Critical Analysis of Genesis 1:1-2:4a

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  • Topic: Torah, Bible, Genesis creation myth
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  • Published : May 26, 2013
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Gen 1:1-2:4a
World Behind the text
Historical and Cultural Context
Genesis illustrates the way Biblical writers J (Yahwist), E (Elohist) and P (Priestly) drew upon the cultural and religious legacy of the Ancient Near East (ANE) along with its stories and imagery and transformed it to conform to a new vision of a non-mythological God and a monotheistic, superior religion.

“The Pentateuch developed against the background of the Ancient Near Eastern culture first cultivated in and spread by Sumerian, Assyrian, and Babylonian empires”. From this, we can see how Israelite religion was “shaped by responses to and reactions against this culture due both to contacts with neighboring Canaanites and to conflicts with Assyrian and Babylonian empires”. Genesis 1:1-2:4a can therefore be said to reflect the “Babylonian account of creation, which we call Enuma Elish…known from at least 1700 BCE,” “predating the earliest text of Genesis by at least a millennium,” as both their structure and content are similar. In both Genesis and the Enuma Elish, the earth is made up of water and is divided into upper and lower waters and the days of creation in Genesis follow almost the exact same order in the Enuma Elish. The Enuma Elish is recorded on seven tablets and the Genesis account is completed in seven days. The Babylonians created humans to serve as slaves yet in Genesis God creates humans in the likeness of the divine.

The Priestly source penned the creation story “with the purpose of portraying both the beginnings of mankind and Israel in the spirit of a monotheistic concept with a didactic aim.” This conveys the notion of a superior religion assuming Gods eternity; as Genesis 1:1 states that in the beginning, He created, not that he was created. It is therefore implied that at the beginning of time God was already there, and as nothing is created from thin air, we can conclude that God is omnipotent and his existence has always been, portraying him as infinitely superior to those Gods of the Ancient Near East who were created by other Gods.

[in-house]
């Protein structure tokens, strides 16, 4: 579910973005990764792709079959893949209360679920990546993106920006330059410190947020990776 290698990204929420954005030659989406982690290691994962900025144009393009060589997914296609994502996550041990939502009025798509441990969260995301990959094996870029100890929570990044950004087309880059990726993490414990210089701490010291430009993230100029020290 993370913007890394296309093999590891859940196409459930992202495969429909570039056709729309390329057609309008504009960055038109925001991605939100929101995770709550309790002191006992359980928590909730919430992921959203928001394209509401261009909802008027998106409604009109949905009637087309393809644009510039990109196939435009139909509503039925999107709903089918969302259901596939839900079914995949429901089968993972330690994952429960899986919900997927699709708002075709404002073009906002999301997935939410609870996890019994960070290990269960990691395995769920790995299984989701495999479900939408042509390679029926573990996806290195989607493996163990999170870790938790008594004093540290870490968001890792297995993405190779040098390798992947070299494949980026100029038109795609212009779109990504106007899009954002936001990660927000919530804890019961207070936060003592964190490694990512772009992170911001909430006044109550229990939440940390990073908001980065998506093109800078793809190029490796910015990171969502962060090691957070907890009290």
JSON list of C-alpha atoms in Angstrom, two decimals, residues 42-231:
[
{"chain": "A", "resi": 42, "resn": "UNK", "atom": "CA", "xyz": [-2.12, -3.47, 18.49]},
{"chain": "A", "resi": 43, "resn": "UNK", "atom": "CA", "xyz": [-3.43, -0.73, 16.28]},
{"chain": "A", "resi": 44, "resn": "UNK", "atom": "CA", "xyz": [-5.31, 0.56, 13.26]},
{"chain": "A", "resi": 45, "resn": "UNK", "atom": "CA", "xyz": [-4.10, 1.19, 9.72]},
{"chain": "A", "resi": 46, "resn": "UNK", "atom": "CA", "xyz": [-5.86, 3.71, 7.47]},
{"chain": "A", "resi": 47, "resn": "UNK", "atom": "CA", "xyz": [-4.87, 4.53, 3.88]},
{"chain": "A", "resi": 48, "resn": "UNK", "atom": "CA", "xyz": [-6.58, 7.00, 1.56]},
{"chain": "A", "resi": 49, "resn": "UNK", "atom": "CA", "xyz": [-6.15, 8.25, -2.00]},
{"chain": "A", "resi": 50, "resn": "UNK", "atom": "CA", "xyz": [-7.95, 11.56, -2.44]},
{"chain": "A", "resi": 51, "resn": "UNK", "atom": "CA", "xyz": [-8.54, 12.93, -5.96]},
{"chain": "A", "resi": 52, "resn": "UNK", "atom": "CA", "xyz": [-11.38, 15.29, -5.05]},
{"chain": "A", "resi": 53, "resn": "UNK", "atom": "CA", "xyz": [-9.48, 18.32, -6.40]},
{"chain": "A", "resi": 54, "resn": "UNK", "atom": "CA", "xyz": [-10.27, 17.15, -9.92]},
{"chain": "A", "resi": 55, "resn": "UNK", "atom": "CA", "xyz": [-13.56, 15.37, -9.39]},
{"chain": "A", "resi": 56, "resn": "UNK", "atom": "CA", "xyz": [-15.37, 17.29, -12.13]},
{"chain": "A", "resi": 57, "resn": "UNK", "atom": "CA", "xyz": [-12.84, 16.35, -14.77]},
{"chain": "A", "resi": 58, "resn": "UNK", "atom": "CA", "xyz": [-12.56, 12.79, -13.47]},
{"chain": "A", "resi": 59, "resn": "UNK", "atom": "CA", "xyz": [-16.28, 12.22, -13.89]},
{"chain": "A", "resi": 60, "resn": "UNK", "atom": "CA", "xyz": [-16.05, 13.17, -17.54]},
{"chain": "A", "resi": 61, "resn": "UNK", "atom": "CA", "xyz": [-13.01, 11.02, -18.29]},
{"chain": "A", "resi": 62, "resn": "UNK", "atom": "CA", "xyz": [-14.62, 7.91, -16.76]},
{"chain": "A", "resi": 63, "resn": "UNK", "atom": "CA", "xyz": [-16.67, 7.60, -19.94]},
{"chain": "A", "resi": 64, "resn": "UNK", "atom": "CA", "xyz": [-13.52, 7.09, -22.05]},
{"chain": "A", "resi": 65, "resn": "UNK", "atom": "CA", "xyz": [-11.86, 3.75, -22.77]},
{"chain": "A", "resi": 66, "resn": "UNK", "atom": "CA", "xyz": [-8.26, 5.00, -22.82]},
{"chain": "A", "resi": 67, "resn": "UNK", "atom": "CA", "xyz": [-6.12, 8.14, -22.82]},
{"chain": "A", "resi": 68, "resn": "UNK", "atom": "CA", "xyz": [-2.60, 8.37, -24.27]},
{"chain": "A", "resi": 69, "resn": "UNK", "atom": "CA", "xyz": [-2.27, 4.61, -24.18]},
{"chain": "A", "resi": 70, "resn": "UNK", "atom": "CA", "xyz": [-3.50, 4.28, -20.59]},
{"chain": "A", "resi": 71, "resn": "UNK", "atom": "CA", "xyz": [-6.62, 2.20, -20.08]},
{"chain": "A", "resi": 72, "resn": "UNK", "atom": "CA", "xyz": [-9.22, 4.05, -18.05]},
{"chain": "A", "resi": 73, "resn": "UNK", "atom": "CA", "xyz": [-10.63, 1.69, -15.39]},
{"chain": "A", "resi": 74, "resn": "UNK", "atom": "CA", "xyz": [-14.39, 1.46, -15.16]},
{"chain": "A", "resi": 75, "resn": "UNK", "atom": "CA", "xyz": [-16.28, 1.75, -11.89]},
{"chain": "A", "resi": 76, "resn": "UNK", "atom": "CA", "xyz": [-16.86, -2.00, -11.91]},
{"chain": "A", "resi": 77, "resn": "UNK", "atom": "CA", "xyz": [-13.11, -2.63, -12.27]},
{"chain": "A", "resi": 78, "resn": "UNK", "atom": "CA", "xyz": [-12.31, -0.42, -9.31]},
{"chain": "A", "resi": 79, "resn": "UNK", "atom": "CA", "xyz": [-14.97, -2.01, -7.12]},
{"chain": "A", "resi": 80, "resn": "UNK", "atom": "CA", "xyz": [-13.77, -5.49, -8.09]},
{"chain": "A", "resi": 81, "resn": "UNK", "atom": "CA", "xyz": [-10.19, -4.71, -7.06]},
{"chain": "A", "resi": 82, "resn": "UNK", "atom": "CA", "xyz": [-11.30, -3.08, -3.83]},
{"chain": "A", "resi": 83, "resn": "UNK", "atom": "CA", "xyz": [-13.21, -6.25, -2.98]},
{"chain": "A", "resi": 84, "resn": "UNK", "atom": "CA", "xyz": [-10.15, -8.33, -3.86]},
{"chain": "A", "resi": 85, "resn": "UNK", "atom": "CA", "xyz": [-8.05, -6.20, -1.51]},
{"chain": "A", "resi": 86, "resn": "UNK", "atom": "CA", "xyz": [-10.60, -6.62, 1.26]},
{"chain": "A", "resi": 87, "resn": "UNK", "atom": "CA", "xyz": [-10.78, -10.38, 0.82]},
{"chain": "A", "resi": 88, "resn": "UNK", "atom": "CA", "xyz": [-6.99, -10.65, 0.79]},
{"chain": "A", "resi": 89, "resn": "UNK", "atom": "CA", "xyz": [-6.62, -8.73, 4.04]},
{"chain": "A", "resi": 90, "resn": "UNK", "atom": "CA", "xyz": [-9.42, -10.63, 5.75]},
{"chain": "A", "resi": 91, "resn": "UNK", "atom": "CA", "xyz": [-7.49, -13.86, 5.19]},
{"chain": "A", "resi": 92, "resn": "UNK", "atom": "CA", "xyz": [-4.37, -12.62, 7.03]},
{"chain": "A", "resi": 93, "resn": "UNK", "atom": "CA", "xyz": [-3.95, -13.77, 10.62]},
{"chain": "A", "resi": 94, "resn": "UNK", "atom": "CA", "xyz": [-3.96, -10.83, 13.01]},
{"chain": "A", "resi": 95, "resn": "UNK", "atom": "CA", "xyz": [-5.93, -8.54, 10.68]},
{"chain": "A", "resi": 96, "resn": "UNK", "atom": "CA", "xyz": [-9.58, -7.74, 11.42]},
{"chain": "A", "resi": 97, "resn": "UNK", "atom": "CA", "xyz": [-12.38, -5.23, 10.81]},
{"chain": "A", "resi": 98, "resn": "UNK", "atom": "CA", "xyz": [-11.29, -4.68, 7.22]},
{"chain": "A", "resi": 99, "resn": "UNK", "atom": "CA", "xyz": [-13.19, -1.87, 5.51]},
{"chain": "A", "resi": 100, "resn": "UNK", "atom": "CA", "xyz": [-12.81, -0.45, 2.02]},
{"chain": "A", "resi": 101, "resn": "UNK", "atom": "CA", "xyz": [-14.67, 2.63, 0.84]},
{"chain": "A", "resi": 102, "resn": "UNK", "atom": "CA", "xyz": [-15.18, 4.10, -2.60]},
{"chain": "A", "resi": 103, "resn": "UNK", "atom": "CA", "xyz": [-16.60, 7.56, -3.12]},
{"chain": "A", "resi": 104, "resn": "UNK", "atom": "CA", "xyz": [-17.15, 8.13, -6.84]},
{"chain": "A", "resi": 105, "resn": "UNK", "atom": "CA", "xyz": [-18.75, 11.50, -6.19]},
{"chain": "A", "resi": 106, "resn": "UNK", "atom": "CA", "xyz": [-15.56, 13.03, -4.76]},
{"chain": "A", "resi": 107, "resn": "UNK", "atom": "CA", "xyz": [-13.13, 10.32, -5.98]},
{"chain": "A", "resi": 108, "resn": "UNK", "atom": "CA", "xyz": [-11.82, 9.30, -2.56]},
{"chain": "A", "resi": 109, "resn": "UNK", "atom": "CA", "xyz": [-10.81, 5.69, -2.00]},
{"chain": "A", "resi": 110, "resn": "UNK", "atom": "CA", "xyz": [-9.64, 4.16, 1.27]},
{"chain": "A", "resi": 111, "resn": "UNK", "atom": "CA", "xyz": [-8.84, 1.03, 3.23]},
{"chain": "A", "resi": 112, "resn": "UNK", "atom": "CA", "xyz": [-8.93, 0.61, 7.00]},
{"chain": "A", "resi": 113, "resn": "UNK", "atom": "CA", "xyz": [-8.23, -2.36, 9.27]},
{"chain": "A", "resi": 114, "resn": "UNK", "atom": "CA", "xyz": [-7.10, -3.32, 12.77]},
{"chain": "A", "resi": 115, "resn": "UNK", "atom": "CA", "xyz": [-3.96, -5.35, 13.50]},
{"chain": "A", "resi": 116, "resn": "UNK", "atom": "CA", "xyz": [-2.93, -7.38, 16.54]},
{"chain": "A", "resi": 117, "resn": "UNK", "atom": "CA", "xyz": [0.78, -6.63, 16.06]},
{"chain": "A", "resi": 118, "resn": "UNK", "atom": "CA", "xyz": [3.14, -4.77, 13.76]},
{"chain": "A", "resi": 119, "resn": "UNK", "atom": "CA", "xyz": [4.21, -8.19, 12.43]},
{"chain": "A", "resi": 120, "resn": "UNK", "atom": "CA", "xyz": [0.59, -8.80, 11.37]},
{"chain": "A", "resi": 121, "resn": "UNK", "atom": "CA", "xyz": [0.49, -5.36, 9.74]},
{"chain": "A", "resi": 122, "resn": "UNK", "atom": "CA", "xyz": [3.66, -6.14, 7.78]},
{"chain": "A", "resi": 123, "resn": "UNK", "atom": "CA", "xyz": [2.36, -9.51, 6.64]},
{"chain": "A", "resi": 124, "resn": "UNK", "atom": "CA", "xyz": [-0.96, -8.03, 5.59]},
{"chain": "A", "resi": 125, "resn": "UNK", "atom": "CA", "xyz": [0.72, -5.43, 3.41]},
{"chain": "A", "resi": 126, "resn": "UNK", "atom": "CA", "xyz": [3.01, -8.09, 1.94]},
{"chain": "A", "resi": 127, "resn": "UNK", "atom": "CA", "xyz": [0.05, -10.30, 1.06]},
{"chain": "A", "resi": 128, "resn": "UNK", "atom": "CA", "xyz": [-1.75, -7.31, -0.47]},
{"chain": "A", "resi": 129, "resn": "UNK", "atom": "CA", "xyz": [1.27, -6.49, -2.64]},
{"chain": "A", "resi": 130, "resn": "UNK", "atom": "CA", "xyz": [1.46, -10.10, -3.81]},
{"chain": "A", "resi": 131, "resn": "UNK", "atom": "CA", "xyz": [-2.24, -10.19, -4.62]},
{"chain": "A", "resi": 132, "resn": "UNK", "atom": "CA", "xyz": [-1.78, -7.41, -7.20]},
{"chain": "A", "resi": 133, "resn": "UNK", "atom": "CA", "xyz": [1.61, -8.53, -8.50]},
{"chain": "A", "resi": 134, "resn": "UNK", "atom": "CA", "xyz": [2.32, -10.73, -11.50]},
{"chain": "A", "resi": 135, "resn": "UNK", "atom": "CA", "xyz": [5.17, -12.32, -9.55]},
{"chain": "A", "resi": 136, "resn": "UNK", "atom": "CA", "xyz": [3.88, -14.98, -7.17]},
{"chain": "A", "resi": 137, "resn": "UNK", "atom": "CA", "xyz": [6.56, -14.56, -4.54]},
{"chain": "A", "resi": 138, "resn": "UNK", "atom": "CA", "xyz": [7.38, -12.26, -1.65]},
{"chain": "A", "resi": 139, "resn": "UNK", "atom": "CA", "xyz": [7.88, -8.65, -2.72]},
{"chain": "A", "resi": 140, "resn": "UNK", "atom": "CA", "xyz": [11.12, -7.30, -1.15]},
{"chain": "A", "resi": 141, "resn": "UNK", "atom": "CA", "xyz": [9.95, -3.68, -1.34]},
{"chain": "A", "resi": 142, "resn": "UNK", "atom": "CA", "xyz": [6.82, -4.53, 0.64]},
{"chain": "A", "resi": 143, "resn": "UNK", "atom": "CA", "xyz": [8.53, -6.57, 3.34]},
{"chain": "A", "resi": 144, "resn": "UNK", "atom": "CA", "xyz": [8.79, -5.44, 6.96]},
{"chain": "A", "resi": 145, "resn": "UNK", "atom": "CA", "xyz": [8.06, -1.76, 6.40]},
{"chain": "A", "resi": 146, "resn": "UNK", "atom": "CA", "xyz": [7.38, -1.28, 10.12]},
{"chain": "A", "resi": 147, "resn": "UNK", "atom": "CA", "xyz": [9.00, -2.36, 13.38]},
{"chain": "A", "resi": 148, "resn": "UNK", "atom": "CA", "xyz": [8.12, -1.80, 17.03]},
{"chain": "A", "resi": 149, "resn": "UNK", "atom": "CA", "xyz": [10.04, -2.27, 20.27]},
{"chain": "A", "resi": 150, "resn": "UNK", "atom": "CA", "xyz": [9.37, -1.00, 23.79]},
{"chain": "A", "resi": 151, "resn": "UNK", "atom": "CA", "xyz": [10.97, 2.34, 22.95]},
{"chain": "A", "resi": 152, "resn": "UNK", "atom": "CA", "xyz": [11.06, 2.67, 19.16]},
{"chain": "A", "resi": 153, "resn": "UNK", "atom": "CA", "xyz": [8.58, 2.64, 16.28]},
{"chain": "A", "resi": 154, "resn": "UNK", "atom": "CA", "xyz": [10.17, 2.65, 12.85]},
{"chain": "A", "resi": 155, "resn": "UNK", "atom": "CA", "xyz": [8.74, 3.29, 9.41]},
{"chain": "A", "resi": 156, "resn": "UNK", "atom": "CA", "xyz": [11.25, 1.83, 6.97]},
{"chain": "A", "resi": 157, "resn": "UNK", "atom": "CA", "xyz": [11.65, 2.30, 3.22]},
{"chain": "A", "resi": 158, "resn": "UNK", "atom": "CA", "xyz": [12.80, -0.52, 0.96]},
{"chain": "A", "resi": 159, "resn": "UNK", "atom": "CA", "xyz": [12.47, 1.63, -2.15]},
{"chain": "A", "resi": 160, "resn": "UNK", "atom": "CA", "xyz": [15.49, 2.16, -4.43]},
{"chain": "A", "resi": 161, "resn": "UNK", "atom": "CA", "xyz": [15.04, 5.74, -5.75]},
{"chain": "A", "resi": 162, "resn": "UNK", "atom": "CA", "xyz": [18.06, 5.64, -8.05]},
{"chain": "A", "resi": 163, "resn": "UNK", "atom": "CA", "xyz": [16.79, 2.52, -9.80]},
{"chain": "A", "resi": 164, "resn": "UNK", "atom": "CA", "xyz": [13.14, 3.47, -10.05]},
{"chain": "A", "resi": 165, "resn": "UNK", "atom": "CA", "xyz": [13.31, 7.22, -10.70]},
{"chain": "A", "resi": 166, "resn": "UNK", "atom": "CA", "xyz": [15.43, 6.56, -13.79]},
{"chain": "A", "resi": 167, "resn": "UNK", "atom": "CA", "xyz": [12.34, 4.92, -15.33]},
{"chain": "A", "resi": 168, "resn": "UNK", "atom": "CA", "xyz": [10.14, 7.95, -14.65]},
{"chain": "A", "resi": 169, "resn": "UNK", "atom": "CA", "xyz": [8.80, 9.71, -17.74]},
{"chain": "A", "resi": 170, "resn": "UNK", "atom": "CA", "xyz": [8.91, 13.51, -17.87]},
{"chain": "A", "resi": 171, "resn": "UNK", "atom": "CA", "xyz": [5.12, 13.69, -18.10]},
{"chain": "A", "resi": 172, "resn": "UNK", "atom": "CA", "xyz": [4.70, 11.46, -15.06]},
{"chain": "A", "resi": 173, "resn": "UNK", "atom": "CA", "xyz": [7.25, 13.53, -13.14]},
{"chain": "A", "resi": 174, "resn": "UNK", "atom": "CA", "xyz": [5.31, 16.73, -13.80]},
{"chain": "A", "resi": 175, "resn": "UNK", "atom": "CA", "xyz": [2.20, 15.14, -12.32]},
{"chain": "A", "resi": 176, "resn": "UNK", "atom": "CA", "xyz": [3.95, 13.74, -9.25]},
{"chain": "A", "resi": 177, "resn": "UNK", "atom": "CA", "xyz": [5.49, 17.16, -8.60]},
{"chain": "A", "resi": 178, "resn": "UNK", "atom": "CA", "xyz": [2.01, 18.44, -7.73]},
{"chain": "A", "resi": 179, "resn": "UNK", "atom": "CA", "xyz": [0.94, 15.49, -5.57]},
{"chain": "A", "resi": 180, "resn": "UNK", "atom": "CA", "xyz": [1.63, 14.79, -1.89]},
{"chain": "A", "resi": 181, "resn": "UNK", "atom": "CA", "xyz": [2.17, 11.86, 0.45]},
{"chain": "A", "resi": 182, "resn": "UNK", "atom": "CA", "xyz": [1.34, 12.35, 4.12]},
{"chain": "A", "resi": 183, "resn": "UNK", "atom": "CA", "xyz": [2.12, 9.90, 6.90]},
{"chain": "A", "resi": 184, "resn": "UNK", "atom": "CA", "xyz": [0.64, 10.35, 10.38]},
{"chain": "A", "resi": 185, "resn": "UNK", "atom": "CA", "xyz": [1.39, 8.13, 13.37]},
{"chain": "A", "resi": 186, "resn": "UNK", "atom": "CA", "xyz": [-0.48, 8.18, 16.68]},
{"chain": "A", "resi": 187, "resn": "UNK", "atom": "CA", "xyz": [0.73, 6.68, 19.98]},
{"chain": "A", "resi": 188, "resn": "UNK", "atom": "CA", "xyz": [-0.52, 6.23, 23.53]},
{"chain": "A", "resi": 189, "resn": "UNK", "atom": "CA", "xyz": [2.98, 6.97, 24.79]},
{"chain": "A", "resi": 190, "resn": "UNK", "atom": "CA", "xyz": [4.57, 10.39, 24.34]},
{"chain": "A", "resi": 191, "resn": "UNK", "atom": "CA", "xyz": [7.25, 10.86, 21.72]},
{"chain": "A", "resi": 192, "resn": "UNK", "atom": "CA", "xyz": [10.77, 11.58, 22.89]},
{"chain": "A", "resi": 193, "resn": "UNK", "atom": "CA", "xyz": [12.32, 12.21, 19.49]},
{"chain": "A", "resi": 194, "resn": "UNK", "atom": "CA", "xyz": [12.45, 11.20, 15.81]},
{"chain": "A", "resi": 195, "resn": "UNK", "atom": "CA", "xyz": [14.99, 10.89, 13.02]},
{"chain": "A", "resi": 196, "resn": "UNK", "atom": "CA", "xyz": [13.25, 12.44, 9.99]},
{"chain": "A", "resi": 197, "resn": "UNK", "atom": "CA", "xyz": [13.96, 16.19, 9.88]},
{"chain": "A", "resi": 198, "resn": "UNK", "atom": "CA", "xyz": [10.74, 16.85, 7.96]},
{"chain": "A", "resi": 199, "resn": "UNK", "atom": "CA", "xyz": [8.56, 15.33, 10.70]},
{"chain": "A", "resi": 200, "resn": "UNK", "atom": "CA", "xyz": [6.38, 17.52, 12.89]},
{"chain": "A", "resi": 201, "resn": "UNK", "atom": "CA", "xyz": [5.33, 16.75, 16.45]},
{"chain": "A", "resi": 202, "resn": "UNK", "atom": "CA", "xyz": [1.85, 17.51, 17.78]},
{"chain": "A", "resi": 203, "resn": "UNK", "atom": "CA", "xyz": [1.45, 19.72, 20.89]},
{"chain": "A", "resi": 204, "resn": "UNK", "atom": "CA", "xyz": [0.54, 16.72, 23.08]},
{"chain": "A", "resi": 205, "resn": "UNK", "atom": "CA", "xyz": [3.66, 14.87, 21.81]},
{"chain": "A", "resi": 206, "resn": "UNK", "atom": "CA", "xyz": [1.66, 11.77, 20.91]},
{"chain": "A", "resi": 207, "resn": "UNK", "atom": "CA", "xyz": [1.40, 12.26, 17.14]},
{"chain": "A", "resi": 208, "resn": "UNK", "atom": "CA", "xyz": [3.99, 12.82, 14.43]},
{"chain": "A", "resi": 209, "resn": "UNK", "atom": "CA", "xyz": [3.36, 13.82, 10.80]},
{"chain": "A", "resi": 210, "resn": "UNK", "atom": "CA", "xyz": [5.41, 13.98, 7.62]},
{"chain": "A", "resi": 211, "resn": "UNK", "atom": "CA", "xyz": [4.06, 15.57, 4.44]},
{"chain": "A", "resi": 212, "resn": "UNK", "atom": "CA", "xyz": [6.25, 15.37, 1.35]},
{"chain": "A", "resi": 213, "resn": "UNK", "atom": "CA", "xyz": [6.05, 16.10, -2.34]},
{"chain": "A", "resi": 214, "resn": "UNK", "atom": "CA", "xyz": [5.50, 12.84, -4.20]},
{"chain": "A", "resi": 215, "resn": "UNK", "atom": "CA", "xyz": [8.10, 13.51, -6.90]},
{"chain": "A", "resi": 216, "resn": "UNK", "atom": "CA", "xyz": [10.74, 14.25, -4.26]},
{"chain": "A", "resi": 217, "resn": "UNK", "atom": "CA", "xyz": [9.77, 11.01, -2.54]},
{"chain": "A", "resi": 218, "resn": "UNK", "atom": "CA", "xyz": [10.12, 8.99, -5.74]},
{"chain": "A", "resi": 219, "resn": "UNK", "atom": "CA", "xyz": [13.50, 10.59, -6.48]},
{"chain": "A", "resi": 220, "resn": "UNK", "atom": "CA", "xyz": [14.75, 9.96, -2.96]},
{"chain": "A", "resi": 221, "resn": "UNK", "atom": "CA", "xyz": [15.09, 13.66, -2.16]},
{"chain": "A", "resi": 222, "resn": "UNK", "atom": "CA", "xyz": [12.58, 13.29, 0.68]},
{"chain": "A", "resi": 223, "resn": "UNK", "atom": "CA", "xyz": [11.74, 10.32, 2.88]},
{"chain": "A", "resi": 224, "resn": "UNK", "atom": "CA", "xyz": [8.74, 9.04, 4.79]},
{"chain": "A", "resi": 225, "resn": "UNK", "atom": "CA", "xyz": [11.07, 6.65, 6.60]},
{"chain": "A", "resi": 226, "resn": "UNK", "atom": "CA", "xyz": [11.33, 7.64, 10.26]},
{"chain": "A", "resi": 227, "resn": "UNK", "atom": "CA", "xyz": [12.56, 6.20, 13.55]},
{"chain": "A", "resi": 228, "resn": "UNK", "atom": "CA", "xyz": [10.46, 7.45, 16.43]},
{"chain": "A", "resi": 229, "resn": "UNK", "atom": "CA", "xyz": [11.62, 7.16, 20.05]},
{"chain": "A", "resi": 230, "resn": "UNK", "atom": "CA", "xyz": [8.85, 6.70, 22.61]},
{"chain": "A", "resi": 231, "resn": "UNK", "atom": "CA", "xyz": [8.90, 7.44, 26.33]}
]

“The scope of Genesis 1:1-2:4 contains an entire portrait of the nature of Yahweh, over against all pagan claims. ” Implying that God is a being of infinite wisdom, power and absolute intellect, superior to those of the ANE. The passage was written for the Israelites to gain an understanding of their place within Gods creation and to explain the relationship between God and humans.

Source Criticism
The narrative occurs twice within the first two chapters, Genesis 1 is believed to be by the Priestly author or school of authors who referred to God as ‘Elohim’ because of their observance of and focus on the Sabbath, the establishment of the priesthood and various rituals. Genesis 2-3 is seen as a doublet, or second creation story, tied to a different source, J, who referred to God as Yahweh. Whilst having a doublet of a story and various names for God used in both stories cannot be considered evidence for two separate writers, “when the doublet of stories line up into two groups where one group consistently uses one name of God and the other uses another, that’s strong evidence.”

“When Israel went into exile under the Babylonians in 597 to 586, a school of priests seems to have gathered many of the cultic and legal traditions together. This priestly work, called P, thus formed a source which made the earlier historical accounts more complete.” Gowan also believes that P wrote the first creation story to reflect a setting during the Babylonian exile, “after the fall of Jerusalem to the Babylonians in 587BC between the middle of the 6th century and the middle of the 5th century”. Given that P writes with the purpose of showing Israelites that God has showed continuing care over them from the time of the origins of the universe and “was very concerned to give Israel a sense of trust in Yahweh’s goodness and fidelity so that they would not lose faith,” it is fair to assume...
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